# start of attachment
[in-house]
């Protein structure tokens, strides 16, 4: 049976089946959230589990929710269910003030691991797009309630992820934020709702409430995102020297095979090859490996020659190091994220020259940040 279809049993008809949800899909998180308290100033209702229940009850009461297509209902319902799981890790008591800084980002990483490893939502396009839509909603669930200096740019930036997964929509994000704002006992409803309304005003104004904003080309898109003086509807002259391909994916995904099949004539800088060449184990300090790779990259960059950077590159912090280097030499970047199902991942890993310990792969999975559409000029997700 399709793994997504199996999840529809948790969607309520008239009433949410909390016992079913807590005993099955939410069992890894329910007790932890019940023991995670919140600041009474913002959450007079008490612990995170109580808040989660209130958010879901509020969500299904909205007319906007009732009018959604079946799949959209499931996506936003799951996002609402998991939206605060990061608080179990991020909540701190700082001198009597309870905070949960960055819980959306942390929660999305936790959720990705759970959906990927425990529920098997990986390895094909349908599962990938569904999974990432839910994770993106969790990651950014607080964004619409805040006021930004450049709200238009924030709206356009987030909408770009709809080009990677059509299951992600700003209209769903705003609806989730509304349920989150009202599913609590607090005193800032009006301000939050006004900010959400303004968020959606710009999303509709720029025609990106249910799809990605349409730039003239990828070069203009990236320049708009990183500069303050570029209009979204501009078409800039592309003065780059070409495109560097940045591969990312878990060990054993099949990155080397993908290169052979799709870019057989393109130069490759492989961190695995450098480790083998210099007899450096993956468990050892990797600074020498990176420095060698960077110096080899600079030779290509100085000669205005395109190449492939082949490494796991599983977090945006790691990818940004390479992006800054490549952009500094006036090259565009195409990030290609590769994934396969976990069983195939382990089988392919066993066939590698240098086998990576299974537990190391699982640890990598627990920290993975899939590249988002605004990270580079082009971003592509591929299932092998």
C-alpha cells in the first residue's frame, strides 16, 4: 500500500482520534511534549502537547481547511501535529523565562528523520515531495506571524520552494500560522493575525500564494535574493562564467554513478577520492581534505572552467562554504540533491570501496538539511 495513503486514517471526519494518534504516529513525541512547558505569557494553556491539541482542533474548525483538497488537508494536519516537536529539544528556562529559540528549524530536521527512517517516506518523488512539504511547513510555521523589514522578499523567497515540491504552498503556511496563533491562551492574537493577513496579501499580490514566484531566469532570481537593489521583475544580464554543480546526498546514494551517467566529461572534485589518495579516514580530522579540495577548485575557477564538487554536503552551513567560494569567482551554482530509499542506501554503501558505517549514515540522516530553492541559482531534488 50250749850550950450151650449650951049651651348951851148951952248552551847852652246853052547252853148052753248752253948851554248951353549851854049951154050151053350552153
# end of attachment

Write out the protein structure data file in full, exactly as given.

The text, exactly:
[in-house]
């Protein structure tokens, strides 16, 4: 049976089946959230589990929710269910003030691991797009309630992820934020709702409430995102020297095979090859490996020659190091994220020259940040 279809049993008809949800899909998180308290100033209702229940009850009461297509209902319902799981890790008591800084980002990483490893939502396009839509909603669930200096740019930036997964929509994000704002006992409803309304005003104004904003080309898109003086509807002259391909994916995904099949004539800088060449184990300090790779990259960059950077590159912090280097030499970047199902991942890993310990792969999975559409000029997700 399709793994997504199996999840529809948790969607309520008239009433949410909390016992079913807590005993099955939410069992890894329910007790932890019940023991995670919140600041009474913002959450007079008490612990995170109580808040989660209130958010879901509020969500299904909205007319906007009732009018959604079946799949959209499931996506936003799951996002609402998991939206605060990061608080179990991020909540701190700082001198009597309870905070949960960055819980959306942390929660999305936790959720990705759970959906990927425990529920098997990986390895094909349908599962990938569904999974990432839910994770993106969790990651950014607080964004619409805040006021930004450049709200238009924030709206356009987030909408770009709809080009990677059509299951992600700003209209769903705003609806989730509304349920989150009202599913609590607090005193800032009006301000939050006004900010959400303004968020959606710009999303509709720029025609990106249910799809990605349409730039003239990828070069203009990236320049708009990183500069303050570029209009979204501009078409800039592309003065780059070409495109560097940045591969990312878990060990054993099949990155080397993908290169052979799709870019057989393109130069490759492989961190695995450098480790083998210099007899450096993956468990050892990797600074020498990176420095060698960077110096080899600079030779290509100085000669205005395109190449492939082949490494796991599983977090945006790691990818940004390479992006800054490549952009500094006036090259565009195409990030290609590769994934396969976990069983195939382990089988392919066993066939590698240098086998990576299974537990190391699982640890990598627990920290993975899939590249988002605004990270580079082009971003592509591929299932092998």
C-alpha cells in the first residue's frame, strides 16, 4: 500500500482520534511534549502537547481547511501535529523565562528523520515531495506571524520552494500560522493575525500564494535574493562564467554513478577520492581534505572552467562554504540533491570501496538539511 495513503486514517471526519494518534504516529513525541512547558505569557494553556491539541482542533474548525483538497488537508494536519516537536529539544528556562529559540528549524530536521527512517517516506518523488512539504511547513510555521523589514522578499523567497515540491504552498503556511496563533491562551492574537493577513496579501499580490514566484531566469532570481537593489521583475544580464554543480546526498546514494551517467566529461572534485589518495579516514580530522579540495577548485575557477564538487554536503552551513567560494569567482551554482530509499542506501554503501558505517549514515540522516530553492541559482531534488 50250749850550950450151650449650951049651651348951851148951952248552551847852652246853052547252853148052753248752253948851554248951353549851854049951154050151053350552153